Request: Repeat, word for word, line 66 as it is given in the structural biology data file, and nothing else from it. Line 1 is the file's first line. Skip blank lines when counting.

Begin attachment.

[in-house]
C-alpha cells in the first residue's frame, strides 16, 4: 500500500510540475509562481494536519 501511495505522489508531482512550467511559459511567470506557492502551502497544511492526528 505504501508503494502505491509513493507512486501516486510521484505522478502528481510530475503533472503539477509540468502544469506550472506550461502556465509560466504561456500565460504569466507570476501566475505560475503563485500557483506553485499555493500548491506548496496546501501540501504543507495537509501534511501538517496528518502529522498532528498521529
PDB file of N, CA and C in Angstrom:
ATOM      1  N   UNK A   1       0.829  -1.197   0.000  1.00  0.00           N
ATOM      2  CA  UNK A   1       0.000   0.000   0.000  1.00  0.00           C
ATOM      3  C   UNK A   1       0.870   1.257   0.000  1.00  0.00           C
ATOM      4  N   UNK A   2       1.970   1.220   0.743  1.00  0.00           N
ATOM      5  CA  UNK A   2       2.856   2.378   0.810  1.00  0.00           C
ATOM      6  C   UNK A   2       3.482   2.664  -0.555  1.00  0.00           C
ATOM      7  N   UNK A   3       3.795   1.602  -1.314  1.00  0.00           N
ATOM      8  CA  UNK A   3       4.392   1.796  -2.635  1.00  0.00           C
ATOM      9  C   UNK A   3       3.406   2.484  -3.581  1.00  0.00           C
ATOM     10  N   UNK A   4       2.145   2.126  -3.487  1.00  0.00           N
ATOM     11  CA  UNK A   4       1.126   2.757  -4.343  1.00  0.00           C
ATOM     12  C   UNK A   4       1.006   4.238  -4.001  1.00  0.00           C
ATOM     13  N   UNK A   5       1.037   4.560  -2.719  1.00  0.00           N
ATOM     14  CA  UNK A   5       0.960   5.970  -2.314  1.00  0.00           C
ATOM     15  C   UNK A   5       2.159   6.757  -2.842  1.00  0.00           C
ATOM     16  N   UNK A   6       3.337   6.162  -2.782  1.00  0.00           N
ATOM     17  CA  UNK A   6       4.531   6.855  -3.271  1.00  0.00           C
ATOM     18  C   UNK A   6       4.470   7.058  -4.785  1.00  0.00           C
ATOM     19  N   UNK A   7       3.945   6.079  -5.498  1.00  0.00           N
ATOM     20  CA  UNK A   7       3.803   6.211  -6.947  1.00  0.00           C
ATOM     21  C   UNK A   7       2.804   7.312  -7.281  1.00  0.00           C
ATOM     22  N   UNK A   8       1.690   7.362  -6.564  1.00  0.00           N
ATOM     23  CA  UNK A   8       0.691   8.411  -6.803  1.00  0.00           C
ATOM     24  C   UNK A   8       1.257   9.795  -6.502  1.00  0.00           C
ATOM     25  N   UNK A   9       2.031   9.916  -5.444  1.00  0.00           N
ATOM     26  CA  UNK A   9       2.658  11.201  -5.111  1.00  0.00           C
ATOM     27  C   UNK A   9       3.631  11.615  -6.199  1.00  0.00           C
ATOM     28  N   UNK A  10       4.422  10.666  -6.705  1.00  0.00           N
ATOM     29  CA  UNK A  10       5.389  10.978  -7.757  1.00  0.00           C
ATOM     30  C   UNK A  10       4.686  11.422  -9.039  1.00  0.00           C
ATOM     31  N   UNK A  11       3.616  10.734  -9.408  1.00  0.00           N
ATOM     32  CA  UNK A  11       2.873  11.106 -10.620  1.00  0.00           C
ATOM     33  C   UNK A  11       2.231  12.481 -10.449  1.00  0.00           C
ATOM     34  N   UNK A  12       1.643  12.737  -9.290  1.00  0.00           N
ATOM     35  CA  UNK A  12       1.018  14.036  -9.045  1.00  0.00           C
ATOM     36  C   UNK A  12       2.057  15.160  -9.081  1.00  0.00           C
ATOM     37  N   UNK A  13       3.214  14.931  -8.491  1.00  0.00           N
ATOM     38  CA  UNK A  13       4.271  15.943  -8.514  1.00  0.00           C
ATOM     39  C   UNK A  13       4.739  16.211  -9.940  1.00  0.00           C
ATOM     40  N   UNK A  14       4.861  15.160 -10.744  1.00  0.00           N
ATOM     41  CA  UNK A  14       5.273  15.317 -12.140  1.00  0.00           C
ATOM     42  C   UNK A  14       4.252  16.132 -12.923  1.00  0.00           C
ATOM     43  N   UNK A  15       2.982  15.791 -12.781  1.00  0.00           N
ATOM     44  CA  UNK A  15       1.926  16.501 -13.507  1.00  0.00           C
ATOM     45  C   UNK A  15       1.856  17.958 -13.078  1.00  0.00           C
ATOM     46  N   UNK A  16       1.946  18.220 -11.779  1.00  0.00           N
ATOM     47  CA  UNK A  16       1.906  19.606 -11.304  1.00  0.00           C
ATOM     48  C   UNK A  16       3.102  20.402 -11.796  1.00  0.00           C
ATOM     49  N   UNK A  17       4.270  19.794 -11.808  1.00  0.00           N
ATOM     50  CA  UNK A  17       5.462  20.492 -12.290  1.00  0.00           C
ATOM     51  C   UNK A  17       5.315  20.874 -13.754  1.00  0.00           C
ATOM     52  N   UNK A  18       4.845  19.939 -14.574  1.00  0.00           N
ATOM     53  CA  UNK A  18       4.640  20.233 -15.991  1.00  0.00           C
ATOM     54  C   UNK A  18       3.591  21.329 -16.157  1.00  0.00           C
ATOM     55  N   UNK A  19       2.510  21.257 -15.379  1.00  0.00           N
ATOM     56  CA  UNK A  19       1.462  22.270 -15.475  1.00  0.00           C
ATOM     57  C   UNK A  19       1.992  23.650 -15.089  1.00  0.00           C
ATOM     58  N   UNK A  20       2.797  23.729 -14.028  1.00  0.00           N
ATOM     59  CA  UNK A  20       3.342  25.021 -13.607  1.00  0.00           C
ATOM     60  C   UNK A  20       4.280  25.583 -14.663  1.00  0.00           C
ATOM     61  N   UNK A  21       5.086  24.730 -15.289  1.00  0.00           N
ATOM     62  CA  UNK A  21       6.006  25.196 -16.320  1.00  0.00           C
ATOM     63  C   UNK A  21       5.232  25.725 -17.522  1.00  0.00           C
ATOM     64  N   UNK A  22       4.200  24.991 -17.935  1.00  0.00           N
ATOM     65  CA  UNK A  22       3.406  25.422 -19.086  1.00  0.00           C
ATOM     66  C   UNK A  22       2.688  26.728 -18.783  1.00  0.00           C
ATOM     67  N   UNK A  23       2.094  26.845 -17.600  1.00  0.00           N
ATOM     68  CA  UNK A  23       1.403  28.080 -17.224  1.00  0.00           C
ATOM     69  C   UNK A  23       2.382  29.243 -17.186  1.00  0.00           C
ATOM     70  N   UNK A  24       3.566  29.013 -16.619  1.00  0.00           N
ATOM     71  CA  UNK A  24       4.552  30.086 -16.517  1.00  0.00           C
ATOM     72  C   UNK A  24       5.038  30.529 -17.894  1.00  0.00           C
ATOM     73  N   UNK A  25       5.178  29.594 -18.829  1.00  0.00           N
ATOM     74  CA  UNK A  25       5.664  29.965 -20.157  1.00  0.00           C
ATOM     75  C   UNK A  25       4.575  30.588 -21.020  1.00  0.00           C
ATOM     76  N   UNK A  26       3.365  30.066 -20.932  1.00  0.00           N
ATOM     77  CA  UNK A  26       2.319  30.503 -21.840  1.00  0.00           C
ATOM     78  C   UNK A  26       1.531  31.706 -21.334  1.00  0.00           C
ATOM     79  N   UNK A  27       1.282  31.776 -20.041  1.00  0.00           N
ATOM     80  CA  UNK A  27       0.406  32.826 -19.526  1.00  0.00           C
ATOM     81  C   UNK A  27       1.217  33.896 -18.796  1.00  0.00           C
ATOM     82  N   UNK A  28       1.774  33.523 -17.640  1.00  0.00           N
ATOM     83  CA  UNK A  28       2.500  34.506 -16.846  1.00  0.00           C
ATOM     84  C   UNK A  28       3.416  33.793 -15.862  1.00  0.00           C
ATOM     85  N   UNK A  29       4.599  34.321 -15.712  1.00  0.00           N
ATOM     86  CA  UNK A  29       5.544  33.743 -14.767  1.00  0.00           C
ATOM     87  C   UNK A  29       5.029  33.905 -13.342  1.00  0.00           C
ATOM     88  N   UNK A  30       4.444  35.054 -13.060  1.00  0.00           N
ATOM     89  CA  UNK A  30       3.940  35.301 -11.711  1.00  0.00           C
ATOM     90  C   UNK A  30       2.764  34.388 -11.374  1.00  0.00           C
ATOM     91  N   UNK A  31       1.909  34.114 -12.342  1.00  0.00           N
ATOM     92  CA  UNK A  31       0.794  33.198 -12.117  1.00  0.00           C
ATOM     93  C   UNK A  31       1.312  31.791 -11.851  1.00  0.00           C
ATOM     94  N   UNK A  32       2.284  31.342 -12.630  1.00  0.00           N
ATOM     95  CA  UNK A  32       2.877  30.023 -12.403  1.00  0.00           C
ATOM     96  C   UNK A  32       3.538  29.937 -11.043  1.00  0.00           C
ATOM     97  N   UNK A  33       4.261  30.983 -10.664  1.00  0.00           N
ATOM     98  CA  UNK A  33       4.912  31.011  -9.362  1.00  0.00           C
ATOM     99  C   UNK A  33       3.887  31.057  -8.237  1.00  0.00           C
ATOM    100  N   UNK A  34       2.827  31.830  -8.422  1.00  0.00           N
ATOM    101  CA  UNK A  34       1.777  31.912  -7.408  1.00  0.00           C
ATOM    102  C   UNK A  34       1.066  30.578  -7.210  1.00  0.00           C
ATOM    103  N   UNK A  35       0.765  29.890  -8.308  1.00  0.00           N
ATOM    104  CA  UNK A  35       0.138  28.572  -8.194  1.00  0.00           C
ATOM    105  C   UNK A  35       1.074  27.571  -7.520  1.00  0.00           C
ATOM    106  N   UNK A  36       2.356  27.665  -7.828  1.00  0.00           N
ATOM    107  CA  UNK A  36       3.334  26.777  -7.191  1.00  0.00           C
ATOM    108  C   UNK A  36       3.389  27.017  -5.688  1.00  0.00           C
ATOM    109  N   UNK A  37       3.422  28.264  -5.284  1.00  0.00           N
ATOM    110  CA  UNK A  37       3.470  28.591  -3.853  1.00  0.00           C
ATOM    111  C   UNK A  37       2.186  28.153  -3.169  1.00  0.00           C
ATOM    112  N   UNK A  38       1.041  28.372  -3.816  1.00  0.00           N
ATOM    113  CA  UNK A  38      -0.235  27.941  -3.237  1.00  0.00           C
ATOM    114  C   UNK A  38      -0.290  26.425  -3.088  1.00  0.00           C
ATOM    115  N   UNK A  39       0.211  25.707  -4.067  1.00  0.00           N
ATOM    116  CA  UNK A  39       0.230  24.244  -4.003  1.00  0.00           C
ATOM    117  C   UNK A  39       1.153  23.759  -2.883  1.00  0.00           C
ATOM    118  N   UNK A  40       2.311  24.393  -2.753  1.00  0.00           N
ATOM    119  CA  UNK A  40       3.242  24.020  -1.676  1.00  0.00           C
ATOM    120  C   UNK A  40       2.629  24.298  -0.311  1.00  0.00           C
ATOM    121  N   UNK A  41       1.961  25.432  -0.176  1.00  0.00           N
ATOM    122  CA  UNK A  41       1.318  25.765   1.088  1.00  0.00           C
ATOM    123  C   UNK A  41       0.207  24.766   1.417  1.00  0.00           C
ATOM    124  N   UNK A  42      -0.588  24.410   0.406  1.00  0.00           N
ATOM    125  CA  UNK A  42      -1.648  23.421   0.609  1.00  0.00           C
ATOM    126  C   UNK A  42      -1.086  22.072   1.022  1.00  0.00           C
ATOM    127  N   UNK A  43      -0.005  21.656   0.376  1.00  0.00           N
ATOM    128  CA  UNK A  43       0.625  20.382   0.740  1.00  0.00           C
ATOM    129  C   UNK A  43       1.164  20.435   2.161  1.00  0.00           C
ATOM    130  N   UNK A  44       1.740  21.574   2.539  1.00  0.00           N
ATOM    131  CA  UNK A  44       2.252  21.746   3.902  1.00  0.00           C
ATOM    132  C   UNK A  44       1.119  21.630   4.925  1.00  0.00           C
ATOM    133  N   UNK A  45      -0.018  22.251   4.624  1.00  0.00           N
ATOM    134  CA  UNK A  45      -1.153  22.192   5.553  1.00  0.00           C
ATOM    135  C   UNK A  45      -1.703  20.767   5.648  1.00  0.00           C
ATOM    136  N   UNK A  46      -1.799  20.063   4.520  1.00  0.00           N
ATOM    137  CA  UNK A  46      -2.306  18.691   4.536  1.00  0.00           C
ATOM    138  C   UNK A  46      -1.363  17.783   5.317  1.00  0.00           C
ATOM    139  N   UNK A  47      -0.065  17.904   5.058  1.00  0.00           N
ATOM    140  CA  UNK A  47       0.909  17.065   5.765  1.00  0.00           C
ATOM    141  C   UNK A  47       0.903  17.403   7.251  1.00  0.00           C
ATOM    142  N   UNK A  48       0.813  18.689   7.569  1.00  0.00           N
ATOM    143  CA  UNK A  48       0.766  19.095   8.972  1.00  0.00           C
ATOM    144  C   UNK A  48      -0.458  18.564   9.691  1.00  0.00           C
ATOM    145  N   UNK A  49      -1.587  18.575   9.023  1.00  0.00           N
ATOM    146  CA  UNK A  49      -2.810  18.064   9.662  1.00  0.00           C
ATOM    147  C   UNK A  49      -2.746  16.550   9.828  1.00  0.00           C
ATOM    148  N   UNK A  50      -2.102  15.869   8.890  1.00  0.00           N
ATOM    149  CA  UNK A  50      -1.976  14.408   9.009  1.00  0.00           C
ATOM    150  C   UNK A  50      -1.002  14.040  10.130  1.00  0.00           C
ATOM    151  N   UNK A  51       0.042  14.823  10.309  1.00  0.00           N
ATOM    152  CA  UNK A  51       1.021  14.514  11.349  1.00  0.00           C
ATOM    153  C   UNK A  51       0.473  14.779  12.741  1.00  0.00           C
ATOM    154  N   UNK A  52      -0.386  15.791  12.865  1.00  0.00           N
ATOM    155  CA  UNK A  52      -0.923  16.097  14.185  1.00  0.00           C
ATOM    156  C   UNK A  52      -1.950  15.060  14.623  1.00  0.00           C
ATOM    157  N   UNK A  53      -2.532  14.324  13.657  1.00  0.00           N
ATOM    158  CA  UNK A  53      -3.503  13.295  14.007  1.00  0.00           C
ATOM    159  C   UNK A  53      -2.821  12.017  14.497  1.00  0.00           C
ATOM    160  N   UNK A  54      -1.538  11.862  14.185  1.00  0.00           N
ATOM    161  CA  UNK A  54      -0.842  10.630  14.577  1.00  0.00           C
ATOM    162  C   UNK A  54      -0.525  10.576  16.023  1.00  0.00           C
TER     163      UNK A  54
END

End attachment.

ATOM     63  C   UNK A  21       5.232  25.725 -17.522  1.00  0.00           C